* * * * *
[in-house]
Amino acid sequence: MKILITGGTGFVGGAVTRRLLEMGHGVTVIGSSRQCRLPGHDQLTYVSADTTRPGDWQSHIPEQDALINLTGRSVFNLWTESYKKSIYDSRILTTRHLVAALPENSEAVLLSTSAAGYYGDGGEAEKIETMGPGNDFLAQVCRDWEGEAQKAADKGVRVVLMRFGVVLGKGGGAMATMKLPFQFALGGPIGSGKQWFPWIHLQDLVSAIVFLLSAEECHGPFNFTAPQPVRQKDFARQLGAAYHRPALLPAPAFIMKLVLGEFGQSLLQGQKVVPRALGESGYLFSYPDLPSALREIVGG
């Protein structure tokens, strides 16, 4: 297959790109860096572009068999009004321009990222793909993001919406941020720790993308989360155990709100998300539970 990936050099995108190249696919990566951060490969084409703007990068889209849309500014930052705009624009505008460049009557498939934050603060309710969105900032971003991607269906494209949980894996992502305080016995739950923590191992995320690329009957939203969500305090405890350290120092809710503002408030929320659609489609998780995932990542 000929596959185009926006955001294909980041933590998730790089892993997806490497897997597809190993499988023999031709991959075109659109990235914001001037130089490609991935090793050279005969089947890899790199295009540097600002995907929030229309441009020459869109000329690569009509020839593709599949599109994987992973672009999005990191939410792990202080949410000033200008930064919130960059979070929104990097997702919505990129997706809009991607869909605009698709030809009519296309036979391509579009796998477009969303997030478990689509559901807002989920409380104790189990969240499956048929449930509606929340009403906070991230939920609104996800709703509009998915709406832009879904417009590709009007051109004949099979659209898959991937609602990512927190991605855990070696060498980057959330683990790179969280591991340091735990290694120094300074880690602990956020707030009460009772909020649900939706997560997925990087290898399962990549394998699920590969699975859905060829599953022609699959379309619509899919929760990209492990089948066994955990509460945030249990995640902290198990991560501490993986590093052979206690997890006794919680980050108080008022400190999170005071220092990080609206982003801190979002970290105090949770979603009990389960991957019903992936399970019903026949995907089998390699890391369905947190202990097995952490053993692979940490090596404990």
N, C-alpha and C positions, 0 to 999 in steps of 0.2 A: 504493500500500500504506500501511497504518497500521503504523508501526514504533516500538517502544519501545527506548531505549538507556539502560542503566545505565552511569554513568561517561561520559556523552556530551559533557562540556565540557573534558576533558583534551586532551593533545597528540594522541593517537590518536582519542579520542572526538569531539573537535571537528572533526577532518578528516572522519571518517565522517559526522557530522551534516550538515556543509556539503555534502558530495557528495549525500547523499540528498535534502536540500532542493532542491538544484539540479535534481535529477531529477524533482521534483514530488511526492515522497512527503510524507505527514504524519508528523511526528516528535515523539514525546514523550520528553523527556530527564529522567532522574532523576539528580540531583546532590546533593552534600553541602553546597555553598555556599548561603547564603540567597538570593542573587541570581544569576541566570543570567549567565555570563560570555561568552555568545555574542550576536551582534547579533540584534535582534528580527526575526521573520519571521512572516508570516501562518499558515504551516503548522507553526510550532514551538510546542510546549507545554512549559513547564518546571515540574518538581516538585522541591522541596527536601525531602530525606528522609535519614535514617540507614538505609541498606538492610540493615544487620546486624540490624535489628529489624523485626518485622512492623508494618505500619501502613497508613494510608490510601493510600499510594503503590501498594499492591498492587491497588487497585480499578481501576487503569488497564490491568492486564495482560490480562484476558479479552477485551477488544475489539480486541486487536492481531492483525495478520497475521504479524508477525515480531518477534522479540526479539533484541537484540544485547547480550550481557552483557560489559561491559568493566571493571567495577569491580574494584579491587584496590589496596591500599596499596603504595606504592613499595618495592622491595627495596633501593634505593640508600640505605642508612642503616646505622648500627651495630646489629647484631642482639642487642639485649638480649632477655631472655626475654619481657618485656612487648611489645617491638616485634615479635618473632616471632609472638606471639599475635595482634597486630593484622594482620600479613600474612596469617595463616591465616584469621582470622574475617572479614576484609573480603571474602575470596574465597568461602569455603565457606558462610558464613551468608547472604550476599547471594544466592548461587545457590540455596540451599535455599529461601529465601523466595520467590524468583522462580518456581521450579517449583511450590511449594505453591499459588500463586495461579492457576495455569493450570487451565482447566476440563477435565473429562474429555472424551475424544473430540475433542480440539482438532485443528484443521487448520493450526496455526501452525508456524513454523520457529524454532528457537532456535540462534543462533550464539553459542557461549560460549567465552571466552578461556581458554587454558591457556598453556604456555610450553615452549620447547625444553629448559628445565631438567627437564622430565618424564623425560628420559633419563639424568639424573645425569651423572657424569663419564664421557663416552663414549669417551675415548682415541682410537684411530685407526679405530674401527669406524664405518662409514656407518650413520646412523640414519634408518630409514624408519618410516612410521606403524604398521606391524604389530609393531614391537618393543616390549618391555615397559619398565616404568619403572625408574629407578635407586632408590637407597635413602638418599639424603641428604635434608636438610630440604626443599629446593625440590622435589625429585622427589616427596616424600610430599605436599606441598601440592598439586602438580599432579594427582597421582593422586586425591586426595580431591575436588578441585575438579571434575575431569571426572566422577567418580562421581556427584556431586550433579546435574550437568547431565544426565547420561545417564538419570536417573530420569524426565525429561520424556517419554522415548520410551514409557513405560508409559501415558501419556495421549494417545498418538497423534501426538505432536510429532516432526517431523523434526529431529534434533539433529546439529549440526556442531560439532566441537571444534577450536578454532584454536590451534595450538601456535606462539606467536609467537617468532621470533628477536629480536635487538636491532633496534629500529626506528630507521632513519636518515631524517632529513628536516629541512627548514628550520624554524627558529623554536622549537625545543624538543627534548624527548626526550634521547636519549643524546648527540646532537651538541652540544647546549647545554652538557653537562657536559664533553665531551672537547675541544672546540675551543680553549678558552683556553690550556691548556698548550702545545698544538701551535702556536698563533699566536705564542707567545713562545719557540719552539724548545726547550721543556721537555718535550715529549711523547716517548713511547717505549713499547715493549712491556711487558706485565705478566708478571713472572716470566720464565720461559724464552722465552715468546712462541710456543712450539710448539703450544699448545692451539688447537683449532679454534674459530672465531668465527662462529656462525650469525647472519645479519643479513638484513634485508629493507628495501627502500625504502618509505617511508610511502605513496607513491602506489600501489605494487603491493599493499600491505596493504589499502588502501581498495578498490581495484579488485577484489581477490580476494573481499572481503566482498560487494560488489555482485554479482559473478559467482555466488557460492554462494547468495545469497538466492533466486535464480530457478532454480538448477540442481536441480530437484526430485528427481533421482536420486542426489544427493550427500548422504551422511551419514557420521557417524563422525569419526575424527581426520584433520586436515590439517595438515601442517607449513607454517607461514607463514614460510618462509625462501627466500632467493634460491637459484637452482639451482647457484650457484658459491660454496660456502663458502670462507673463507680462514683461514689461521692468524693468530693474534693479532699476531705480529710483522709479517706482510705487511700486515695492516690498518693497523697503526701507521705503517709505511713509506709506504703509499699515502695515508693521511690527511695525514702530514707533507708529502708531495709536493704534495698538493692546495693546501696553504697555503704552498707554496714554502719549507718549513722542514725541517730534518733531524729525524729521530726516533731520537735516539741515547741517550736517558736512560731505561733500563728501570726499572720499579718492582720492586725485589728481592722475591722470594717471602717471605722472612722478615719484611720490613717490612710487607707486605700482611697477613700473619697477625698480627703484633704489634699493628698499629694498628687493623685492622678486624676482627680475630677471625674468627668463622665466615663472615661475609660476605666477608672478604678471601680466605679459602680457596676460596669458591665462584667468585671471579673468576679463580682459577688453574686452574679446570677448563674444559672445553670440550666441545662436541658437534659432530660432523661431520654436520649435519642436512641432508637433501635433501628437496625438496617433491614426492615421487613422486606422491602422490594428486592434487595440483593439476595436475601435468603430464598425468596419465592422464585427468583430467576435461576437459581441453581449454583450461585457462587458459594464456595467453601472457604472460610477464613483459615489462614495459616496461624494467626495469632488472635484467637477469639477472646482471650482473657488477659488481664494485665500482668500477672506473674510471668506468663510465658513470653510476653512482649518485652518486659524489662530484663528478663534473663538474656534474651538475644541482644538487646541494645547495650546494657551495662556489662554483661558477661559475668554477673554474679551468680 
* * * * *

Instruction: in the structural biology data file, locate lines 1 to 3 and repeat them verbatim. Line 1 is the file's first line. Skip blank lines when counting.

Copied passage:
[in-house]
Amino acid sequence: MKILITGGTGFVGGAVTRRLLEMGHGVTVIGSSRQCRLPGHDQLTYVSADTTRPGDWQSHIPEQDALINLTGRSVFNLWTESYKKSIYDSRILTTRHLVAALPENSEAVLLSTSAAGYYGDGGEAEKIETMGPGNDFLAQVCRDWEGEAQKAADKGVRVVLMRFGVVLGKGGGAMATMKLPFQFALGGPIGSGKQWFPWIHLQDLVSAIVFLLSAEECHGPFNFTAPQPVRQKDFARQLGAAYHRPALLPAPAFIMKLVLGEFGQSLLQGQKVVPRALGESGYLFSYPDLPSALREIVGG
């Protein structure tokens, strides 16, 4: 297959790109860096572009068999009004321009990222793909993001919406941020720790993308989360155990709100998300539970 990936050099995108190249696919990566951060490969084409703007990068889209849309500014930052705009624009505008460049009557498939934050603060309710969105900032971003991607269906494209949980894996992502305080016995739950923590191992995320690329009957939203969500305090405890350290120092809710503002408030929320659609489609998780995932990542 000929596959185009926006955001294909980041933590998730790089892993997806490497897997597809190993499988023999031709991959075109659109990235914001001037130089490609991935090793050279005969089947890899790199295009540097600002995907929030229309441009020459869109000329690569009509020839593709599949599109994987992973672009999005990191939410792990202080949410000033200008930064919130960059979070929104990097997702919505990129997706809009991607869909605009698709030809009519296309036979391509579009796998477009969303997030478990689509559901807002989920409380104790189990969240499956048929449930509606929340009403906070991230939920609104996800709703509009998915709406832009879904417009590709009007051109004949099979659209898959991937609602990512927190991605855990070696060498980057959330683990790179969280591991340091735990290694120094300074880690602990956020707030009460009772909020649900939706997560997925990087290898399962990549394998699920590969699975859905060829599953022609699959379309619509899919929760990209492990089948066994955990509460945030249990995640902290198990991560501490993986590093052979206690997890006794919680980050108080008022400190999170005071220092990080609206982003801190979002970290105090949770979603009990389960991957019903992936399970019903026949995907089998390699890391369905947190202990097995952490053993692979940490090596404990």